Cybersecurity firm drops plan to lease St. Edward park seminary
The unnamed cybersecurity company that expressed interest in renovating and leasing the seminary building at Kenmore’s St. Edward State Park has ended negotiations with the state.
Seattle Times staff reporter
State Parks has decided not to cancel a public meeting scheduled next week to discuss the proposal. There will instead be discussion about alternative solutions to save the Saint Edward State Park’s Seminary Building. The meeting will be at 6:30 p.m. Tuesday, Jan. 14, at Northshore Utility District, 6830 N.E. 185th St., Kenmore.
A public-private partnership that could have funded more than $40 million in renovations for the crumbling seminary building at Kenmore’s Saint Edward State Park has fallen through.
The unnamed cybersecurity company that had expressed a long-term interest in renovating and leasing the late Romanesque revival building ended negotiations with the State Parks and Recreation Commission Wednesday.
The company had started negotiations for a lease that could have lasted as long as a century after state parks employees involved signed a nondisclosure agreement, a practice typical of private commercial real-estate deals.
But after media and several skeptical community activists sought those nondisclosure agreements in public-document requests, parks officials decided the state was lawfully bound to release unredacted versions of the documents. The state plans to release those on Monday.
“In private real estate it makes sense to not tip your hand, but this is not that type of deal,” said Bill Miller, a former Bothell City Council member. “This is a private corporation dealing with a public building. The name needs to be released so that the public knows nothing funny is going on. If there isn’t anything funny, then there’s no problem.”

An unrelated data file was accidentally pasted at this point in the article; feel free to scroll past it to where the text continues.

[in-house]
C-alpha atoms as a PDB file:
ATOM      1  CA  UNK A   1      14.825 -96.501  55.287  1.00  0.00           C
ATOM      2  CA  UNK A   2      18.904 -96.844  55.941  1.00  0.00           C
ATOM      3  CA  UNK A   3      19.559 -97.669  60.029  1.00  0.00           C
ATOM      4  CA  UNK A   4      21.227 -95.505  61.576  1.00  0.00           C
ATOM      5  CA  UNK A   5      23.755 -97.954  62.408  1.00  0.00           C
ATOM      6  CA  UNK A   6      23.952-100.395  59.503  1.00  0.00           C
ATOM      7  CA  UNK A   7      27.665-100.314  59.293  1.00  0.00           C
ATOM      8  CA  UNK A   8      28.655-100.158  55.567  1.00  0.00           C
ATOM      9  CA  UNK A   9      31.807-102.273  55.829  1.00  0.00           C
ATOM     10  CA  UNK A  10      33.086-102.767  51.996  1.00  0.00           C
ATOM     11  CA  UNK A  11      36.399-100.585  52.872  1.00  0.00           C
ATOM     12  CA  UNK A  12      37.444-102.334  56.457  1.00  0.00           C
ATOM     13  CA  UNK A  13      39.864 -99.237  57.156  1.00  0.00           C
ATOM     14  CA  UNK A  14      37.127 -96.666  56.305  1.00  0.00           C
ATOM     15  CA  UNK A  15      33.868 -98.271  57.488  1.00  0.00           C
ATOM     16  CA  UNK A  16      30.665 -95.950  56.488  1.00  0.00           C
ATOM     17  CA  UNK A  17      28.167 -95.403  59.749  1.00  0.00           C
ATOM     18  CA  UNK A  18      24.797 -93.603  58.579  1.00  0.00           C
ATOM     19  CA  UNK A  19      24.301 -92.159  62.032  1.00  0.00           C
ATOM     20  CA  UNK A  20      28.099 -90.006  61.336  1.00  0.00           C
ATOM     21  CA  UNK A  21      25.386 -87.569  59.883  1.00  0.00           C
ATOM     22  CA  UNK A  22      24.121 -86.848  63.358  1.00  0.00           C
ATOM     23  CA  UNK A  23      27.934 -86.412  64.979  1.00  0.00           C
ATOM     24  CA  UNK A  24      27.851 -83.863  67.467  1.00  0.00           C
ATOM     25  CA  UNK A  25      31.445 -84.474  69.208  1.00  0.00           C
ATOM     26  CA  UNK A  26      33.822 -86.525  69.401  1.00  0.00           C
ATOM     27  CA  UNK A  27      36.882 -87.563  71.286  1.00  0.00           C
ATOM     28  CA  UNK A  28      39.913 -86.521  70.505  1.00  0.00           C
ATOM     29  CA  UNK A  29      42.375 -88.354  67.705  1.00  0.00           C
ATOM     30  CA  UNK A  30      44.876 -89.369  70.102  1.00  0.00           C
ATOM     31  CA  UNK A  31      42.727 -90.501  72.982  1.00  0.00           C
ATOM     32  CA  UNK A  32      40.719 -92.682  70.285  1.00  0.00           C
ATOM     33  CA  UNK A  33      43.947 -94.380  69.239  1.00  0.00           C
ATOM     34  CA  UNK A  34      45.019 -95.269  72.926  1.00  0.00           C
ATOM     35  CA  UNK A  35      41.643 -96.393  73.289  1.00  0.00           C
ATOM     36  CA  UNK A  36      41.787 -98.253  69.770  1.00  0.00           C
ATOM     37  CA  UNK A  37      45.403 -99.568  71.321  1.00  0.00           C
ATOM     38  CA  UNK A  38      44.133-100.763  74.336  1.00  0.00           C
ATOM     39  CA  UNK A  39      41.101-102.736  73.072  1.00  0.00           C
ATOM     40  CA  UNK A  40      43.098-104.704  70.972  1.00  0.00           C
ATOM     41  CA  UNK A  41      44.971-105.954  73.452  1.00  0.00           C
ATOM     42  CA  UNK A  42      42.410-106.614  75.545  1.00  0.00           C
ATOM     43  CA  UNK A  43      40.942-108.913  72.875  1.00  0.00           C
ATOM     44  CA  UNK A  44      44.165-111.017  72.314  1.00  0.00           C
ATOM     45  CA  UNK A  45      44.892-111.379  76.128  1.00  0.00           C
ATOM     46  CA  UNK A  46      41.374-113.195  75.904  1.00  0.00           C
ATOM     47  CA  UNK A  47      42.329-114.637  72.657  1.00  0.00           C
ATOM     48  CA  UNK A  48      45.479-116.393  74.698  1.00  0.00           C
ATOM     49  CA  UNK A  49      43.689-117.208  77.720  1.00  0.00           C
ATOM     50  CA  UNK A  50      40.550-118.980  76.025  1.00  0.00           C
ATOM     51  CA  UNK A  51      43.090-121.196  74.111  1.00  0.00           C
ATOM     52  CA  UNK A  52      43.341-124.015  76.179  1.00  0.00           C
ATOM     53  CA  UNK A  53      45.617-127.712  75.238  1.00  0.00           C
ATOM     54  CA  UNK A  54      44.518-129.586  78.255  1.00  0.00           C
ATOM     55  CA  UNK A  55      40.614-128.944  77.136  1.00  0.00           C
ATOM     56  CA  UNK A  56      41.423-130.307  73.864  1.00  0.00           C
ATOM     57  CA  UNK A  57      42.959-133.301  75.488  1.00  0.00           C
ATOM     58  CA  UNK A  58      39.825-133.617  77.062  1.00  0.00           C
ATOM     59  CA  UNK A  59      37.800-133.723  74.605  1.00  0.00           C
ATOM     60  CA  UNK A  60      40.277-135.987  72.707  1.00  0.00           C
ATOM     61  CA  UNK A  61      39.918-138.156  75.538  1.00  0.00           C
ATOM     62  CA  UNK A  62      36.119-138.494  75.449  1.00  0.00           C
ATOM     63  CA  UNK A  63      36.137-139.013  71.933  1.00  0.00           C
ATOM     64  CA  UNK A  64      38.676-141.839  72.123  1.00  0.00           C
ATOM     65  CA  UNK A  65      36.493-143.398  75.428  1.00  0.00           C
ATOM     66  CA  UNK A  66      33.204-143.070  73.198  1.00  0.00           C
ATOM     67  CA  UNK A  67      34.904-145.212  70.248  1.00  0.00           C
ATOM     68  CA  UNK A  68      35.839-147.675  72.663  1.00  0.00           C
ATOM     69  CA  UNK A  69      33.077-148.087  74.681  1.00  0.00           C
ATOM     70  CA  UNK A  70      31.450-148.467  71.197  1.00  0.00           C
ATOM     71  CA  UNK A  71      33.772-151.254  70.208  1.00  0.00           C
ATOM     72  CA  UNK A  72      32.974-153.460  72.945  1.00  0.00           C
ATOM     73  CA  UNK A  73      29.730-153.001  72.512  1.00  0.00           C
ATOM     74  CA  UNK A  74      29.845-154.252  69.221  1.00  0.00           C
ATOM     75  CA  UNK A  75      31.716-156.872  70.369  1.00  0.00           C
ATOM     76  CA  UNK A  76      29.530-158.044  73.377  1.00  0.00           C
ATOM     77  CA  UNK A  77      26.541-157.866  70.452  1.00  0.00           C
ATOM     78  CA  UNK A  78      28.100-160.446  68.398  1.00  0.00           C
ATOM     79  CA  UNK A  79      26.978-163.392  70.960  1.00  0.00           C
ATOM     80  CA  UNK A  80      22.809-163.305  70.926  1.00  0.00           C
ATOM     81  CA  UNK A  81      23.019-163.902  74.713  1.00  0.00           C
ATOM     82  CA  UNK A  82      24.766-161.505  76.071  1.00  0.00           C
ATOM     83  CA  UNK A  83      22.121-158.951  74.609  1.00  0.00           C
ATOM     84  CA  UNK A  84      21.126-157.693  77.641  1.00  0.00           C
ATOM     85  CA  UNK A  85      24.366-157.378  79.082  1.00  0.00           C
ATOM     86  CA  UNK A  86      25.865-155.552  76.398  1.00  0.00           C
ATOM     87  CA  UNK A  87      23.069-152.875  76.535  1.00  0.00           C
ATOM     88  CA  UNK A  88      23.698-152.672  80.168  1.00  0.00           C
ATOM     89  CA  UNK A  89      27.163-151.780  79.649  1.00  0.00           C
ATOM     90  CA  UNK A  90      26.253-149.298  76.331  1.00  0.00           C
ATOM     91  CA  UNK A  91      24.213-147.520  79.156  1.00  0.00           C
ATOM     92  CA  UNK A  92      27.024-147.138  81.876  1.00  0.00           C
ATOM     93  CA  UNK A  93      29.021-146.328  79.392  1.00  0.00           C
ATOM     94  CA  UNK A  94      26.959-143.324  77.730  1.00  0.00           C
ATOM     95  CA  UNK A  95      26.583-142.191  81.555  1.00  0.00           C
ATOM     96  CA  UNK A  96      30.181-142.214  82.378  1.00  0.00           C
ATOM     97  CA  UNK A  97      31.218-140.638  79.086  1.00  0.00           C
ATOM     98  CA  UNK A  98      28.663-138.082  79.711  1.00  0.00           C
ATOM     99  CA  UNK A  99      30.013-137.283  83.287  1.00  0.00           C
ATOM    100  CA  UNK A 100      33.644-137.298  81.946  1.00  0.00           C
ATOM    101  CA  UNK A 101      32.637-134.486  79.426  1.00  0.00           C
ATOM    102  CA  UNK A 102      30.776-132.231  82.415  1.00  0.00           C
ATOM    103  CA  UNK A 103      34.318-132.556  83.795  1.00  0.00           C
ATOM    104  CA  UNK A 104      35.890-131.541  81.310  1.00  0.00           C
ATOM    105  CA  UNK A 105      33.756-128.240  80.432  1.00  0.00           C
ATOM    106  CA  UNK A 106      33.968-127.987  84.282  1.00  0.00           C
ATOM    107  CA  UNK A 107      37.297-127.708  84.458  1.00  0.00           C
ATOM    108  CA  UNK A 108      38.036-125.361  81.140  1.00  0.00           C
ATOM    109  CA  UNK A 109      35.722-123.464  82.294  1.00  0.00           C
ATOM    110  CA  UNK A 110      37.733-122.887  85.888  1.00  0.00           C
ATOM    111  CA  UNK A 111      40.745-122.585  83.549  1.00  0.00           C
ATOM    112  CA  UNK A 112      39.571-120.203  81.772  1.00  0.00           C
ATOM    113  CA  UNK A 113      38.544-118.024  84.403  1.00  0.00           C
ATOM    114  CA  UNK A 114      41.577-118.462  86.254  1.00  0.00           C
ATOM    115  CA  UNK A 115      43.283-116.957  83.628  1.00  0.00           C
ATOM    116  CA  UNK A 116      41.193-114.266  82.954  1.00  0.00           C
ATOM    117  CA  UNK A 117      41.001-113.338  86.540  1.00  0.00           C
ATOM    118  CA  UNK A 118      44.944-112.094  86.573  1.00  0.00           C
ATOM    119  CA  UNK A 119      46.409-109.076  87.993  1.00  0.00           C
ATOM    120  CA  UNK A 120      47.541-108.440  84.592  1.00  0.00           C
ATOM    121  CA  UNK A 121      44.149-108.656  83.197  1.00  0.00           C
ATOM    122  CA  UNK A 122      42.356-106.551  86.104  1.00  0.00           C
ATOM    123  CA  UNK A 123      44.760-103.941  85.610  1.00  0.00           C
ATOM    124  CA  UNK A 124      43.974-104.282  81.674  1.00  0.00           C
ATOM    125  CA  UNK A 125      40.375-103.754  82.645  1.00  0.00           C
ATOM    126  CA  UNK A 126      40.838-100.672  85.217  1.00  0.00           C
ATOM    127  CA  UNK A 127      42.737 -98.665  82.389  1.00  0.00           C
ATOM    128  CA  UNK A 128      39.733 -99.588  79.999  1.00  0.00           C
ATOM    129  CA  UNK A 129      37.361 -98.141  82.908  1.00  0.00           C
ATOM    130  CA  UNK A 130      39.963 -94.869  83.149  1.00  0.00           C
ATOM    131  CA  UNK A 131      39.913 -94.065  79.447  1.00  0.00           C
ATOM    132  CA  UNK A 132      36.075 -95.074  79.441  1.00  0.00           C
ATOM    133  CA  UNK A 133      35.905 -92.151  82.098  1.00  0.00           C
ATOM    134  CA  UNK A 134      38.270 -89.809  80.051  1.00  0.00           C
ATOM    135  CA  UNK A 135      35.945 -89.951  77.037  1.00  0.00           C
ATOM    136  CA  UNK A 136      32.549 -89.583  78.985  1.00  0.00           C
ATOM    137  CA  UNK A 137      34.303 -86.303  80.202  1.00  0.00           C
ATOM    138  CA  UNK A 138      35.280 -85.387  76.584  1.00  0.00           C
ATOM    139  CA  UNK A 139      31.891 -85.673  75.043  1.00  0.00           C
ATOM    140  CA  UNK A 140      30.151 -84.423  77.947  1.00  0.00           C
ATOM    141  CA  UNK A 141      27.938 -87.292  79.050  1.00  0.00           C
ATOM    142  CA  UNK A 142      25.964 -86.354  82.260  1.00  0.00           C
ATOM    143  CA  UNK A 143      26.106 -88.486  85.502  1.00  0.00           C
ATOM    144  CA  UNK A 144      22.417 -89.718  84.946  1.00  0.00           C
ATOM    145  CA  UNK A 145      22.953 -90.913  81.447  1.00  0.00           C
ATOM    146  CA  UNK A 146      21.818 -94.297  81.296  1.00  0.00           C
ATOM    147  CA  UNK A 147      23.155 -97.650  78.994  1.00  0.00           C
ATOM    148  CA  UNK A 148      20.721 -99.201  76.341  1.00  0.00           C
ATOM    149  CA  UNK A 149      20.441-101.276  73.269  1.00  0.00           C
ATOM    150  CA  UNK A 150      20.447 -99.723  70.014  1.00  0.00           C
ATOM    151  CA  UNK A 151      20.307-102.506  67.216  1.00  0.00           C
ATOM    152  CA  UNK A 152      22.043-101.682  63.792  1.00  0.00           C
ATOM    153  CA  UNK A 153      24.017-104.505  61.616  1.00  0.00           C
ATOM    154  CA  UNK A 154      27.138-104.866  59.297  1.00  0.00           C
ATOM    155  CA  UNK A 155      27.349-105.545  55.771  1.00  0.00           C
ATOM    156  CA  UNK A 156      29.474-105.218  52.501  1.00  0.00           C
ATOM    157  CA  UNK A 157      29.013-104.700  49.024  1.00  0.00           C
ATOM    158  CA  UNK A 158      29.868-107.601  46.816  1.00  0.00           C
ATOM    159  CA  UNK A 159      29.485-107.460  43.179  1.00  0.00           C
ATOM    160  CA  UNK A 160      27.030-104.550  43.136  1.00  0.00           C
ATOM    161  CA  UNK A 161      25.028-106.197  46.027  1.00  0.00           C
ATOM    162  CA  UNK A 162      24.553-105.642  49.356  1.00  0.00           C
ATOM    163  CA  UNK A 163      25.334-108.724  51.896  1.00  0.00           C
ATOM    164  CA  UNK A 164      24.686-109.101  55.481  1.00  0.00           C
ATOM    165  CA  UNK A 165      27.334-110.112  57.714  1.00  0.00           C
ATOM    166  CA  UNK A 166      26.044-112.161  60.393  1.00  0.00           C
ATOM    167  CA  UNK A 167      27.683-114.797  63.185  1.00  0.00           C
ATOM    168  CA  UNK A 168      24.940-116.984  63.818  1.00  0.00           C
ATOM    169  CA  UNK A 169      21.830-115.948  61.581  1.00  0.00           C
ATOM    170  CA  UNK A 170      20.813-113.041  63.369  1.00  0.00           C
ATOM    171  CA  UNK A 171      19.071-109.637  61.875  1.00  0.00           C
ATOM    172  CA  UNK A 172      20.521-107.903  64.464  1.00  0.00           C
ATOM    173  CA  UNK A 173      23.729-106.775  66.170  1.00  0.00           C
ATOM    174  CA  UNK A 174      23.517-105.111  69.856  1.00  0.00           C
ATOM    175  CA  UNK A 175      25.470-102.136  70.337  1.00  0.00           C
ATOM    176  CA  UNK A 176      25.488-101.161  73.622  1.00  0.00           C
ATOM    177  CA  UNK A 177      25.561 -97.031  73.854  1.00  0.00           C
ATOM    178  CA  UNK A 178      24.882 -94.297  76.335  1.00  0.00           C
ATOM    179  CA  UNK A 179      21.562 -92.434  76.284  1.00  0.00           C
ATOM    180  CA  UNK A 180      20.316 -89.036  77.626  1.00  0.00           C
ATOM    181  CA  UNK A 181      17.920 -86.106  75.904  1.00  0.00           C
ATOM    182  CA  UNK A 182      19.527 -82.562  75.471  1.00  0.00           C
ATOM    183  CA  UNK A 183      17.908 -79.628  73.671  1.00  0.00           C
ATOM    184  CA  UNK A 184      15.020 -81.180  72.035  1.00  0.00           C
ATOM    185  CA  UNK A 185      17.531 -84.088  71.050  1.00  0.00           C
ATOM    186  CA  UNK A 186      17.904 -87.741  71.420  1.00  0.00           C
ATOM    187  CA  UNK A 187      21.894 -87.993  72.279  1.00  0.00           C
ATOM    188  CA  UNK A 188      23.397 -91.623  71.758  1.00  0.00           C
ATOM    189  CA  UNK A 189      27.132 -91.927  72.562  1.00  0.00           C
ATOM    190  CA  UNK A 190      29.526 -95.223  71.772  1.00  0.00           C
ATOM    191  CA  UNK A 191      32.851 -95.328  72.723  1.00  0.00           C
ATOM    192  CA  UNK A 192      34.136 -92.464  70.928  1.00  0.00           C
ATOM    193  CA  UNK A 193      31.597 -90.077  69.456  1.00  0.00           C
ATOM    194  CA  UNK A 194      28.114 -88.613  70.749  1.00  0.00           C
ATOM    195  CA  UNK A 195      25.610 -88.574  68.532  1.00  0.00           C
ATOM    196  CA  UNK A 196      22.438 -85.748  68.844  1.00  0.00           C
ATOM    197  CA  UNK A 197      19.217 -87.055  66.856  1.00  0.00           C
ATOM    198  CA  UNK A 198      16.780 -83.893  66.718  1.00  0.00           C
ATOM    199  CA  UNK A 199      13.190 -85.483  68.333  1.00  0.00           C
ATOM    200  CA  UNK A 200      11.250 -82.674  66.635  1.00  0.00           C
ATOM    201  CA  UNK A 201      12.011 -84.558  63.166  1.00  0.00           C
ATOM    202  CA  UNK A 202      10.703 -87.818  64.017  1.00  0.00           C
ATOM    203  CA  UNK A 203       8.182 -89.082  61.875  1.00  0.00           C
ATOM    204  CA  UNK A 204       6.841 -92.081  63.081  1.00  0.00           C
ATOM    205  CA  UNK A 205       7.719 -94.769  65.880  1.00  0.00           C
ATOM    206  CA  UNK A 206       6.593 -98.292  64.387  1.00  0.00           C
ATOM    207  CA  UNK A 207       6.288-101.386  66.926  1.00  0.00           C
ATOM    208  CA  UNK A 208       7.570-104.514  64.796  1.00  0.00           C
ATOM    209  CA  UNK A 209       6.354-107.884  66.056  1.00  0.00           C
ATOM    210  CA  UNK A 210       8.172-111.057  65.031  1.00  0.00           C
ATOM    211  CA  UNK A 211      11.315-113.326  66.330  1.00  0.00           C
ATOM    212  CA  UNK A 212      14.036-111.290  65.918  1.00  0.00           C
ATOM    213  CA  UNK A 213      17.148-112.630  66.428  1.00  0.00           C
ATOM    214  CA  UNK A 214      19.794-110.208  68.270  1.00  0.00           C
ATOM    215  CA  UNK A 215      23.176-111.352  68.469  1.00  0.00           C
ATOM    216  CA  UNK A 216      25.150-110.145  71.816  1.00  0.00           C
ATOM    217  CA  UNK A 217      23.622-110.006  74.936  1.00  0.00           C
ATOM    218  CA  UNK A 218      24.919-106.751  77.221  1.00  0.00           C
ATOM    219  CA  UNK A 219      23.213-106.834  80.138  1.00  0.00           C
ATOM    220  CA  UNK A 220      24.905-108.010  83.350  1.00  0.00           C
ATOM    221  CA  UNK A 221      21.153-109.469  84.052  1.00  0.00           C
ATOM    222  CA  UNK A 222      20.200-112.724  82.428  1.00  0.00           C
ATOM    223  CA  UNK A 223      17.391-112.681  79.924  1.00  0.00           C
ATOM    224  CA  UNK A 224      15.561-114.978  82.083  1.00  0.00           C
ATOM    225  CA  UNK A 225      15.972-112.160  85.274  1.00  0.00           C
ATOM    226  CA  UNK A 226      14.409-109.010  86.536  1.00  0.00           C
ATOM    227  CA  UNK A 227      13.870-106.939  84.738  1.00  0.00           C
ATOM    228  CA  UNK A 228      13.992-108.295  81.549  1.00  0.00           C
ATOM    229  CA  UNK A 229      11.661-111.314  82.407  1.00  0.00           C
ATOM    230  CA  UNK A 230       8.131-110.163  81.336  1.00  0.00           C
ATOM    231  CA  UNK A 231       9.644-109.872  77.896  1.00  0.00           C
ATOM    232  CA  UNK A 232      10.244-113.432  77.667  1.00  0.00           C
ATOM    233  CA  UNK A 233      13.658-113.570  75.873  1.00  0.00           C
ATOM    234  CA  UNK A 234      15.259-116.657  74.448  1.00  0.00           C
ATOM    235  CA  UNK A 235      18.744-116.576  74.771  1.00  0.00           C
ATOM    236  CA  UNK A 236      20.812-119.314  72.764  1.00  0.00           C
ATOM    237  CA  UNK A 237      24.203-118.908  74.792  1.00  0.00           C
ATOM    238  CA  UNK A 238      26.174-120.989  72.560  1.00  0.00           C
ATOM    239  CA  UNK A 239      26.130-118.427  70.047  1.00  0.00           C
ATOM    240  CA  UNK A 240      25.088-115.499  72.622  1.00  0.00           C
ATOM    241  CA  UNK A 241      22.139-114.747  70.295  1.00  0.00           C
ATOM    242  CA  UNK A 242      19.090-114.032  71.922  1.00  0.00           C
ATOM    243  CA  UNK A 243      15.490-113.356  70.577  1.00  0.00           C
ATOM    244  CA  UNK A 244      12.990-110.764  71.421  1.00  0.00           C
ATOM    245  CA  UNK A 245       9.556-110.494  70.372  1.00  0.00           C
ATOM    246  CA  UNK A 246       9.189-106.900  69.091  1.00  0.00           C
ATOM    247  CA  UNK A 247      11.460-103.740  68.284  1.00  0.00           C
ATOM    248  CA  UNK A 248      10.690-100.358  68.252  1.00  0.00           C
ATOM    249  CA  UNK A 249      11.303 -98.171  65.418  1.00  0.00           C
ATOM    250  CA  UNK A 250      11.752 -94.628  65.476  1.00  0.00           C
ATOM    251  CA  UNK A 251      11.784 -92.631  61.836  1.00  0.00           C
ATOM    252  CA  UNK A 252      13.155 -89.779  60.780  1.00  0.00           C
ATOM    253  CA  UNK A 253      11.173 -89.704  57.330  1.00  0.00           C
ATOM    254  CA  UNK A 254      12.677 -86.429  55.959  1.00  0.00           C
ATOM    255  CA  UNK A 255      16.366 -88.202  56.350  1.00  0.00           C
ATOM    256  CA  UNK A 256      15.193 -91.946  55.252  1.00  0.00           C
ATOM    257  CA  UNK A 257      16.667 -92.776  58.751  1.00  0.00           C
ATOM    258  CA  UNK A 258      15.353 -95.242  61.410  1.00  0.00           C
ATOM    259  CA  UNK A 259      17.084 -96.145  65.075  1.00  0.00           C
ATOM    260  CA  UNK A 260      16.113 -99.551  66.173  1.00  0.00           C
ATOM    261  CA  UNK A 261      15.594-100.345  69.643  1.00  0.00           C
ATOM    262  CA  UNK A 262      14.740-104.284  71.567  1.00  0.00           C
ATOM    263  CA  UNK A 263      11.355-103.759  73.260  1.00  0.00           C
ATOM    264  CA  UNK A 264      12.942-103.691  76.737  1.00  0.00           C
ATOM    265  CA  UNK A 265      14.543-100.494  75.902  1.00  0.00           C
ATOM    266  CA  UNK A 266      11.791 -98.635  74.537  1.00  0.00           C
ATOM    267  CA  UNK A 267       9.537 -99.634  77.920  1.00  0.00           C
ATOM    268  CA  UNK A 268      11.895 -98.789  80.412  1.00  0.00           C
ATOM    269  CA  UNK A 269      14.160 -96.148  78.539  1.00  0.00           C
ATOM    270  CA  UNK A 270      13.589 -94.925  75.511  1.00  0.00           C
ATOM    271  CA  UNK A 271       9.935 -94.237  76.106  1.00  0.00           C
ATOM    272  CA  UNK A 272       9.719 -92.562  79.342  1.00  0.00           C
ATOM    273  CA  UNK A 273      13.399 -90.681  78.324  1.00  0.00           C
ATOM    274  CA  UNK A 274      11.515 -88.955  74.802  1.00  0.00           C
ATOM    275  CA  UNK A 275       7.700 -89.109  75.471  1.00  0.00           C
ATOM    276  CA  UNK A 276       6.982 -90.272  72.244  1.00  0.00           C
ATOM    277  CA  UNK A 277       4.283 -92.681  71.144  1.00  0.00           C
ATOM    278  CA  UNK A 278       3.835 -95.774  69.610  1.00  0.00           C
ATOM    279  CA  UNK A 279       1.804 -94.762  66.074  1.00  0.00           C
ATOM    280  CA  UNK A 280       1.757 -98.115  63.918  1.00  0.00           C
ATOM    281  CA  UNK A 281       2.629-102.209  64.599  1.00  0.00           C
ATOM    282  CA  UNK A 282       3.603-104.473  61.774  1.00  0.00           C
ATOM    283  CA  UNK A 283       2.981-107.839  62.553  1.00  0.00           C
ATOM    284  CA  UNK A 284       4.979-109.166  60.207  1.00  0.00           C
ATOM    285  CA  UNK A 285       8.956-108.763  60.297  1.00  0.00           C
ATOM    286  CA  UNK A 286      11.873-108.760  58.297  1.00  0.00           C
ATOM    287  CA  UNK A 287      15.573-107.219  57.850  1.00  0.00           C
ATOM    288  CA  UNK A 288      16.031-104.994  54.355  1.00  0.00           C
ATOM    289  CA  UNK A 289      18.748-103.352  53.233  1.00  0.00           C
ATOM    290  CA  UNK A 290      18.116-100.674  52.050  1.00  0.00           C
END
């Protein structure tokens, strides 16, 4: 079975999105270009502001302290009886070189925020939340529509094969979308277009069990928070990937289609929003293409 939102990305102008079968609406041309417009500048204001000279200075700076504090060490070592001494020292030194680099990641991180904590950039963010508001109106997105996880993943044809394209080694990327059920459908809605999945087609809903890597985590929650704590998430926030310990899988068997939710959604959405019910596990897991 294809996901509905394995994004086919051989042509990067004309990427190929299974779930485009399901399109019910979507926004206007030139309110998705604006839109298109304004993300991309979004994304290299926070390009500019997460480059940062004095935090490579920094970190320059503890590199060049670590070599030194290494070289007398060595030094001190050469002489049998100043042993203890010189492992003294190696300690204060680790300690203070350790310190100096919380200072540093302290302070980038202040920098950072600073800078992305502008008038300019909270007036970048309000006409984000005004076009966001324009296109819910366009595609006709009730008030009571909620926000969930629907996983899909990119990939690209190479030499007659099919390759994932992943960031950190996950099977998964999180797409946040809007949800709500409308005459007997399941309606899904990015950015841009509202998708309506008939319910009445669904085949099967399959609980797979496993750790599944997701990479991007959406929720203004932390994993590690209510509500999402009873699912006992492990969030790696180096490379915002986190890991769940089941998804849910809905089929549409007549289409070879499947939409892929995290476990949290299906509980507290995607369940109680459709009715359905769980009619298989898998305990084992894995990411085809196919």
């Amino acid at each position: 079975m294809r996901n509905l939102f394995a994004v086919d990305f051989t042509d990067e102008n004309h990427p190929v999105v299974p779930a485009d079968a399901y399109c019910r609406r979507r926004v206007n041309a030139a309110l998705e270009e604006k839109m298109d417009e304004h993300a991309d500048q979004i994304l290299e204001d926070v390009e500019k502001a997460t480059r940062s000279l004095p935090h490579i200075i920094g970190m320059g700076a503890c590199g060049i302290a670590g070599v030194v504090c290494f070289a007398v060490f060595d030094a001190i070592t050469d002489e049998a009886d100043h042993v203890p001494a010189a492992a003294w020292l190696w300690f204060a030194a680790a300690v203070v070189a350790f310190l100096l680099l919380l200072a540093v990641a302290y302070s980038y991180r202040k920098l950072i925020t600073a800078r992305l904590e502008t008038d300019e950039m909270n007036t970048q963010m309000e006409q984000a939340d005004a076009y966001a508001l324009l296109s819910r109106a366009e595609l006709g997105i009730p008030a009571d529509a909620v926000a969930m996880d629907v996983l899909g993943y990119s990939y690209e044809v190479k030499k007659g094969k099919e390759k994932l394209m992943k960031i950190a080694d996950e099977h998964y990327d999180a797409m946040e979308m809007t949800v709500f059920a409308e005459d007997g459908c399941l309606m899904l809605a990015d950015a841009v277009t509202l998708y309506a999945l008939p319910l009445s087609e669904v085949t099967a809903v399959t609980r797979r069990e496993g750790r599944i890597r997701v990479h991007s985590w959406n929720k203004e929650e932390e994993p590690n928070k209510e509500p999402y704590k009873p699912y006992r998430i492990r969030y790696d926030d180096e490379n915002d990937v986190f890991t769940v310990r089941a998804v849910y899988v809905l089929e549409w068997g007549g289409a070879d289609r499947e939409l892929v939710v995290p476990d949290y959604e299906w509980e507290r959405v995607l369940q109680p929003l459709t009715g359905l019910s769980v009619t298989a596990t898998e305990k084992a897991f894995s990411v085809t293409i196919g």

The lead broker for the deal, Dan Mathews of the real-estate firm Kidder-Mathews, said the state’s disregard for the nondisclosure agreement was a betrayal of trust and prompted the company to end consideration of the lease.
He said leasing the structure was already going to be more expensive and complicated than finding another space for about 300 workers. Having the company’s name released before it finalized an offer for public comment made the deal too complex to continue, he added.
“It’s a shame. The state’s process killed it,” said Mathews of the failed negotiations. “This was the real deal. Maybe they’ll go and find someone else, but they probably won’t.”
State Parks spokeswoman Virginia Painter said the proposal was the first concrete offer to help save the increasingly dilapidated structure in years.
Neighboring Bastyr University had expressed interest in the property in October without any solid proposal, said Painter.
That same month, the Department of Defense and a U.S. government contractor were mentioned in emails between state parks employees planning tours of the property with Mathews.
Bastyr University spokeswoman Martha Lynn said the school was not party to the unnamed company’s negotiations. She would not offer more details about the school’s interest in the property.
The last private entity to take a serious interest in leasing the building was Oregon-based McMenamins, which considered converting part of the property into a hotel and restaurant. After much of the surrounding Kenmore community criticized the idea, the company decided to transform the historic Anderson School Building in Bothell into something reminiscent of its quirky and widely acclaimed Kennedy School in Portland. That is expected to open later this year.
The state will not have enough money to pay for the seminary building’s renovation anytime soon, said Painter. On Tuesday, she said the state hoped the release of the company’s name wouldn’t kill further negotiations.
Alexa Vaughn: 206-464-2515 or email@example.com. On Twitter @AlexaVaughn.